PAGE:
Our Right To Read Cheaply

It is the start of a new semester, and with it comes the proverbial clean slate: new professors, new courses, new assignments and new —very expensive— coursepacks. I had never thought photocopying could be so costly, but since arriving here I’ve learned about royalties, the copyright clearinghouse organizations and the legal wrinkles that make our university copy shops the —perhaps unwilling— servants of established publishing houses. It has been an expensive lesson.

My ideal schedule would have me shell out $500 for sourcebooks alone—not including another $300 for real, honest-to-God books. Some of these sourcebooks cost almost $200 apiece, for example the infamous sourcebook for Literature and Arts B-20, “Designing the American City: Civic Aspirations and Urban Form” that costs an astounding $200.50. Is there any logical constraint on what we will be asked to pay for an item with little, if any, residual value once the semester is over?

Eight hundred dollars a semester in books and coursepacks is not a minor expense. A friend on a full scholarship is given only a $600 yearly allowance for books; at a fairly standard student wage of $10 per hour it would take 80 hours (ignoring possible income taxes) to make up the difference. That’s at least eight working weeks on a student schedule—most of the semester.

There seems to be no easy solution to this problem. We cannot demand that Harvard Printing and Publications Services (HPPS) or the Coop produce sourcebooks in violation of copyright law. We can ask that professors attempt to choose readings frugally and wisely, but this does not guarantee results. For example, the history of science department assured me in writing that “every effort was made to keep costs down.” Then they blithely informed me that my sourcebook for this semester’s tutorial would be $180, plus tax and shipping. I hope it at least comes with gold filigree and leather binding.

We can use sourcebooks held on reserve in College libraries or departmental offices, but with so few extra copies the attempt is often more trouble than it’s worth. Ever try to find that critical reading a day or two before lecture when dozens of students from a class of 100 are vying for two copies held at Lamont and one at Hilles?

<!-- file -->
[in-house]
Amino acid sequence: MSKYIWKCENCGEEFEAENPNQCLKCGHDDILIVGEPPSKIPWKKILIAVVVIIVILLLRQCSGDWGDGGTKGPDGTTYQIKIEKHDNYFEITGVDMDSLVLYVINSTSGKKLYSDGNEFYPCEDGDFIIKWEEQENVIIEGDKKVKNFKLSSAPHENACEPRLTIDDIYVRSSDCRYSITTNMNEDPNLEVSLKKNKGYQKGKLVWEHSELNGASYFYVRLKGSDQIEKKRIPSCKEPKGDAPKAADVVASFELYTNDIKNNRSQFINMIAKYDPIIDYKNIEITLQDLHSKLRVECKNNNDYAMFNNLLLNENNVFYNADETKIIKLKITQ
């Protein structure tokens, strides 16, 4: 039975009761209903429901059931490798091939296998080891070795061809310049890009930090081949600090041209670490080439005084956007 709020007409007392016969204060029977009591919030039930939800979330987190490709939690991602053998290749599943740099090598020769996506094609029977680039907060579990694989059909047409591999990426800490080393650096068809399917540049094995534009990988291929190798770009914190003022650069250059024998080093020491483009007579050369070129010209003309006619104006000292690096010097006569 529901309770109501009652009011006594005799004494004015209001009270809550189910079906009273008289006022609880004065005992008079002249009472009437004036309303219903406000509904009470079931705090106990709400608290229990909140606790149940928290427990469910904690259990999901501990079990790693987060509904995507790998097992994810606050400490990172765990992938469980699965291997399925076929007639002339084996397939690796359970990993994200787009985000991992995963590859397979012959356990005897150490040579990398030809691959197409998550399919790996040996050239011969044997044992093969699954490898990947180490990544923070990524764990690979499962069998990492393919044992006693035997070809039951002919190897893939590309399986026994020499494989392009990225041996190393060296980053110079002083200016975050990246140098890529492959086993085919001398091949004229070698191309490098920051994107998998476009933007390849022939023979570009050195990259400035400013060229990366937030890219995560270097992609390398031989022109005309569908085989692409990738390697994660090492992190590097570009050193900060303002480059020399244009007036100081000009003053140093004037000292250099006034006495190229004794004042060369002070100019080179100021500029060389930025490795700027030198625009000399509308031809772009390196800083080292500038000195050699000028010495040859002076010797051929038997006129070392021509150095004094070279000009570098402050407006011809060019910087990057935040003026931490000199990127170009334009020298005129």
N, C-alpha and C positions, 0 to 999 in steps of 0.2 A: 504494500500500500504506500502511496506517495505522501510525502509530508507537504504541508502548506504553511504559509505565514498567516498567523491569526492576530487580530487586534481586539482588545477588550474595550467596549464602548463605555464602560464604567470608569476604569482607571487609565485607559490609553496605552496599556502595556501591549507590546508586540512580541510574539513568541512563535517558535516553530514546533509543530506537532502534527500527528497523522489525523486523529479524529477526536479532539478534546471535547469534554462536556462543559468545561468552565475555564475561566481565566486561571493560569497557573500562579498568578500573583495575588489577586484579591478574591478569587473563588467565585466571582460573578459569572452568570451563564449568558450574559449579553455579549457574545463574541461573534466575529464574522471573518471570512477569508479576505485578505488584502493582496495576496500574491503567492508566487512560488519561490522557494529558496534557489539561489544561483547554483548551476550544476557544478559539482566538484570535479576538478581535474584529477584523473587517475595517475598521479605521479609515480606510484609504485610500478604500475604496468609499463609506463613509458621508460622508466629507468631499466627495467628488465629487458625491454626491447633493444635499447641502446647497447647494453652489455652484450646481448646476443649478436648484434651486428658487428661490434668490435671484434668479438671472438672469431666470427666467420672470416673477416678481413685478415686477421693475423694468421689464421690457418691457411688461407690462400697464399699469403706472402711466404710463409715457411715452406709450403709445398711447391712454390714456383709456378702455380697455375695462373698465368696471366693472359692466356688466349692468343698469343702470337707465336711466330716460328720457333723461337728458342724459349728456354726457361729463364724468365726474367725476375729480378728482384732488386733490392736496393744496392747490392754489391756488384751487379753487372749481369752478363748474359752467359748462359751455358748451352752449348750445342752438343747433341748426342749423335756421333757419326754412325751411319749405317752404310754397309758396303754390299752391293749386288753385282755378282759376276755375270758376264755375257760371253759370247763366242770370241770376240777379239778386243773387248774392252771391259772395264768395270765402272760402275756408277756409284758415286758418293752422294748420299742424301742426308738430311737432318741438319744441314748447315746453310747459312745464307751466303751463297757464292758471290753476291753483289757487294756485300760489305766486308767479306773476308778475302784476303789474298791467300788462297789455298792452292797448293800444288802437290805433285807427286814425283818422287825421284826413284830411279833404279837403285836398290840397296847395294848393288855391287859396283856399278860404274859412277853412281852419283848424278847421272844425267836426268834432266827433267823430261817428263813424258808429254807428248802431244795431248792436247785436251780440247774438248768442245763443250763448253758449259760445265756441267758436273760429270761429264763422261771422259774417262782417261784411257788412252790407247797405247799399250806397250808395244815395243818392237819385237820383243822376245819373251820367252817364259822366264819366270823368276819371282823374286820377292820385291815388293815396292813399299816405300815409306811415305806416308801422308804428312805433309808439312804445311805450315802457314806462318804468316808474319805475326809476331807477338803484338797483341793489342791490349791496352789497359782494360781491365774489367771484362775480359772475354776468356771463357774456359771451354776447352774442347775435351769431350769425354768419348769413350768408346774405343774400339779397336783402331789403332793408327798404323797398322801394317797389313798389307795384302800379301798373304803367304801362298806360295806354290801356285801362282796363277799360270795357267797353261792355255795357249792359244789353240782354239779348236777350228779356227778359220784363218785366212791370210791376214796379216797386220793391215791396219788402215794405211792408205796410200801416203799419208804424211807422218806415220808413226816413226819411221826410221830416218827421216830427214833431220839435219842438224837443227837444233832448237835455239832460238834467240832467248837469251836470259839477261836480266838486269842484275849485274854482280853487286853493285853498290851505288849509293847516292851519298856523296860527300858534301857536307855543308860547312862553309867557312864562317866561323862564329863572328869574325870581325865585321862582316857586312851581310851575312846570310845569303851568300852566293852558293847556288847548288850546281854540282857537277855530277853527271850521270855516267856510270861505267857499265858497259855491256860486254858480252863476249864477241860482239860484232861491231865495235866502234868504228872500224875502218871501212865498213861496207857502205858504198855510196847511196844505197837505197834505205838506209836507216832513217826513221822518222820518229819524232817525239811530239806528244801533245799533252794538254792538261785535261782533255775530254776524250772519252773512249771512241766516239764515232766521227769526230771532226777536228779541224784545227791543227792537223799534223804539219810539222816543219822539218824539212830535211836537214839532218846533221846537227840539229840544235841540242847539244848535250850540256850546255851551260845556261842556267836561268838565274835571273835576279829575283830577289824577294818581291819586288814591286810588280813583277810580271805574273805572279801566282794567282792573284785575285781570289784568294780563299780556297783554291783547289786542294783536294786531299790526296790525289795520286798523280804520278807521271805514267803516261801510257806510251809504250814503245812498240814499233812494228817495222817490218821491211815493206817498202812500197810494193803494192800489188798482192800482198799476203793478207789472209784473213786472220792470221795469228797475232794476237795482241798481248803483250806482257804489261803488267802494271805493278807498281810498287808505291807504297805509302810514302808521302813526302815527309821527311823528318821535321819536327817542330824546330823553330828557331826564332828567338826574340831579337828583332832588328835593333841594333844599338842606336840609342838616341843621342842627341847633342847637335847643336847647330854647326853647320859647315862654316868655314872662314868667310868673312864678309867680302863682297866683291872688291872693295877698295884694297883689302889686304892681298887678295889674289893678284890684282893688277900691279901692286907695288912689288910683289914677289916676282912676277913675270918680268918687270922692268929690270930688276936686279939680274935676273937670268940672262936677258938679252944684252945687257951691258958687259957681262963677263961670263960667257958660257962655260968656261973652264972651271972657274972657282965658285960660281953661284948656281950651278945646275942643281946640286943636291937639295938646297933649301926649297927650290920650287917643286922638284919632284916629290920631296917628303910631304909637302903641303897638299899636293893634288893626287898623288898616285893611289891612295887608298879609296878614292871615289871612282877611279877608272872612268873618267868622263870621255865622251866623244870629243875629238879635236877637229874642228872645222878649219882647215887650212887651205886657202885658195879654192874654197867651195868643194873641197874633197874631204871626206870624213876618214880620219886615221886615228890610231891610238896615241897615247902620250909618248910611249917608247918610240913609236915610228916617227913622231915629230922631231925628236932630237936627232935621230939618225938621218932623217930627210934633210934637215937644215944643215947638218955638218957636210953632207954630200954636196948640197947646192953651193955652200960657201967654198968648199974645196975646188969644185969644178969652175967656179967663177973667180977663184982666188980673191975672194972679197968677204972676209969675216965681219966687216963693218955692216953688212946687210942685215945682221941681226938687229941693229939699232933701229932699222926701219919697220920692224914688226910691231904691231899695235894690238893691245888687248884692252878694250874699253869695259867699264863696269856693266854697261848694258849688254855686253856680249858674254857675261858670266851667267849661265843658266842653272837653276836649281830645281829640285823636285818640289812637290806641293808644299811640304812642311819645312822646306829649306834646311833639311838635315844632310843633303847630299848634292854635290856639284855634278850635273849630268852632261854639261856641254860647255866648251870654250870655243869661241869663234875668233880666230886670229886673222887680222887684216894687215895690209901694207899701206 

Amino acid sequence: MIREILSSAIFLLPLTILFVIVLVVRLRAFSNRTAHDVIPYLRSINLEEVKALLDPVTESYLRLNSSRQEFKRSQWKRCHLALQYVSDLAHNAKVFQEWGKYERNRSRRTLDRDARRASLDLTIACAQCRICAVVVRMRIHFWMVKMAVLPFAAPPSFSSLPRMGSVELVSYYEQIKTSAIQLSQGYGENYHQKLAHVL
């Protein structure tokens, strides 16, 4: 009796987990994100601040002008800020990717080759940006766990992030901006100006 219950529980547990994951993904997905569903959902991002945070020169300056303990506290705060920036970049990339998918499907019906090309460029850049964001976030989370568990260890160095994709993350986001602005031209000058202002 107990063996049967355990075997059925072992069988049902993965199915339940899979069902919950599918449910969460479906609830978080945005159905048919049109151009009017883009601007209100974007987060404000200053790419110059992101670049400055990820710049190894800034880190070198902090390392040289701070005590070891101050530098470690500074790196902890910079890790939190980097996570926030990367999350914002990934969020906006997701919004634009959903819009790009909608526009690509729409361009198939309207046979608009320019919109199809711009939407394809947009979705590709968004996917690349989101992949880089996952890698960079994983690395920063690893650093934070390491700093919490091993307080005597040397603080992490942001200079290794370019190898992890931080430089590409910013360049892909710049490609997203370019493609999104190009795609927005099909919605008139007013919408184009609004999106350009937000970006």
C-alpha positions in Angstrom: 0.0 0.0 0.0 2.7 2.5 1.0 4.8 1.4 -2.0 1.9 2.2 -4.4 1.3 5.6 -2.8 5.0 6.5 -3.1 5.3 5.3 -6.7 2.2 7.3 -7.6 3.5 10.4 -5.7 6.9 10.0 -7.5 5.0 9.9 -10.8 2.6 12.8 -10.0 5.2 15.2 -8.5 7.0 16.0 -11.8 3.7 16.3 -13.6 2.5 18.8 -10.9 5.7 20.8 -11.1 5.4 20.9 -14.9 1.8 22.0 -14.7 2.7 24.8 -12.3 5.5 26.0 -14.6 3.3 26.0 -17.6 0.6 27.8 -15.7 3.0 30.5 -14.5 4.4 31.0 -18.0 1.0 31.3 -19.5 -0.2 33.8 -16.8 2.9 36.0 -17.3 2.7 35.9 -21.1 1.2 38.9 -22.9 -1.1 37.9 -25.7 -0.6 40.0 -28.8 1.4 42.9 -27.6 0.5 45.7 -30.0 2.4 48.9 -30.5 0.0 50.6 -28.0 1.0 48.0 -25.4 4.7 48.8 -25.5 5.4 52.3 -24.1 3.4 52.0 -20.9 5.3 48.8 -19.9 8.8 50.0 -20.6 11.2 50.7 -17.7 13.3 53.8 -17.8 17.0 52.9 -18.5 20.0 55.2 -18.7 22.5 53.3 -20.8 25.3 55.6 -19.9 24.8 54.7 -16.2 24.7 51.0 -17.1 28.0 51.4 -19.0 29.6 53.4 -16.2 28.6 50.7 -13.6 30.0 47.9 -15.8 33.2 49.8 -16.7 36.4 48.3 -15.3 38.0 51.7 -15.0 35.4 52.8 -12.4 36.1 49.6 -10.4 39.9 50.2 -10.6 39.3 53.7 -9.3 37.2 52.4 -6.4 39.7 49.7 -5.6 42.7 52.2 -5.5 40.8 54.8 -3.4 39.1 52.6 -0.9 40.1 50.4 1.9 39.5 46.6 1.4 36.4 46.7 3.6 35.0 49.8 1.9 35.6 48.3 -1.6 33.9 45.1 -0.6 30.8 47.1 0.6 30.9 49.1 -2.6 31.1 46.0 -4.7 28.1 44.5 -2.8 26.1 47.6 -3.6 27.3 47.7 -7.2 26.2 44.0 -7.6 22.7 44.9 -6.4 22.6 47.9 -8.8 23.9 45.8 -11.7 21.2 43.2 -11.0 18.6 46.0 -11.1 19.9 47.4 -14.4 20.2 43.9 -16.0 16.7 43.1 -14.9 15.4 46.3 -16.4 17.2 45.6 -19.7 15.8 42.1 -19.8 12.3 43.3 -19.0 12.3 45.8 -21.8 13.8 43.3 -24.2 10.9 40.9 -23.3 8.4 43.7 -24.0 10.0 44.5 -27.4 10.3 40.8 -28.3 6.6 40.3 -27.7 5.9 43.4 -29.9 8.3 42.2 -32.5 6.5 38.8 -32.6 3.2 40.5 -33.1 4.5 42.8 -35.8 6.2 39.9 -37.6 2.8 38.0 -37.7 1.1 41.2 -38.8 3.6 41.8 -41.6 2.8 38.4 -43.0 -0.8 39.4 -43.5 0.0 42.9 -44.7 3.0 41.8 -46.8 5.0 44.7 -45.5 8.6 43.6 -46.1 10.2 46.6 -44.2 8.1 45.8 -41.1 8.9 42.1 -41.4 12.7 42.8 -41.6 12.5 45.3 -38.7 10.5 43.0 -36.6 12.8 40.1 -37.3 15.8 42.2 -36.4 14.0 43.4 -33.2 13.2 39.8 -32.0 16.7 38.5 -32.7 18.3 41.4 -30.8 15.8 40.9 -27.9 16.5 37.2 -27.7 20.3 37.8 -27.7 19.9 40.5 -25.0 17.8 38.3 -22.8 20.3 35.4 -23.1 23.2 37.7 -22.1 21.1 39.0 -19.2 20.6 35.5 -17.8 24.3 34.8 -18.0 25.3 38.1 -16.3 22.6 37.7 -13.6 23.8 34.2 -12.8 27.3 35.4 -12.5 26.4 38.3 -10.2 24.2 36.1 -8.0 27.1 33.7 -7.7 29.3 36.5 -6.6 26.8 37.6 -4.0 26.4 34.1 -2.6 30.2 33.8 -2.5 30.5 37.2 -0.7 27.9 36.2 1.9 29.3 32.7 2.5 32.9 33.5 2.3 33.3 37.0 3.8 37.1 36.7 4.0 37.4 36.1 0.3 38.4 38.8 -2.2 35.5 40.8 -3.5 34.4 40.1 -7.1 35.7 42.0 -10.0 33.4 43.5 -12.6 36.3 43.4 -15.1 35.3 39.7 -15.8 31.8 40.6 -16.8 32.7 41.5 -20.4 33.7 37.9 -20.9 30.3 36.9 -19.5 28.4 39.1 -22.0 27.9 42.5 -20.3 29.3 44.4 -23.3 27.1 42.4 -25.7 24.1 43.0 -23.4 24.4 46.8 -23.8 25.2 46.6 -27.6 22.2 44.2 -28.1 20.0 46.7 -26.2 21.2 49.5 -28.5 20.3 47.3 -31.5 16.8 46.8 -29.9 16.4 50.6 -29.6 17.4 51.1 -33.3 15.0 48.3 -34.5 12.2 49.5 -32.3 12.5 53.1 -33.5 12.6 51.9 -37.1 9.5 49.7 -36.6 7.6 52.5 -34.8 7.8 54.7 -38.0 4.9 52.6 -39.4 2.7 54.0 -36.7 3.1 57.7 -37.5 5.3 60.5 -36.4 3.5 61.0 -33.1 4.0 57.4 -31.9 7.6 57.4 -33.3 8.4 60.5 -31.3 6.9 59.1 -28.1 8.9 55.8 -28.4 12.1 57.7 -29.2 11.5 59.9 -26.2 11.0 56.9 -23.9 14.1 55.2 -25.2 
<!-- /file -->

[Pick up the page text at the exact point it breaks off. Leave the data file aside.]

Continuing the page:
There is, however, a creative solution to the problem of expensive coursepacks. Under copyright law, students may take a batch of copyrighted material and make a single copy, or a small number of copies, for personal use.

This is called “fair use,” and it is the way to bring the price of coursepacks down at Harvard. We must call upon HPPS and the other groups that produce sourcebooks to help students take advantage of fair use. Sourcebooks should be sold in three ring binders, rather than bound by tape or spiral, so students can more easily share and copy. Departments should make available copies of the compiled sourcebooks completely unbound and printed on single sided sheets. The University, or perhaps the Undergraduate Council, should buy extra high-volume hopper-fed photocopiers, which the students could use to make their own copies of the sourcebook material, in a way that legally exempts them from paying copyright. Whoever provides the copiers is likely profit handsomely in the process.

Copyrights are intended to protect the author and publisher from rival commercial houses seeking to copy, and distribute for profit, work that properly belongs to another person. Fair use was meant to exempt readers from having to contact and pay the publisher for personal use copyrighted material, even when that use entails making a small number of non-commercial personal copies.

A sourcebook is just that: a batch of single copies of published works meant for individual convenience. It is not an attempt to mass-market a copyrighted work in a for-profit manner in circumvention of established law and ethics. However, by the vagaries of our organization and a particular reading of the law, our printing services, and therefore our students, are being asked to pay costs that we should not have to pay. Barring a change in legislation or jurisprudence, then, we must strive for creative, effective and legal solutions to lift these crushing and senseless financial burdens from our student body. After all, if I work this semester, I’d like to enjoy the fruits of my labor, and not indenture myself out to pay for costs that ought not be paid.

—Noam B. Katz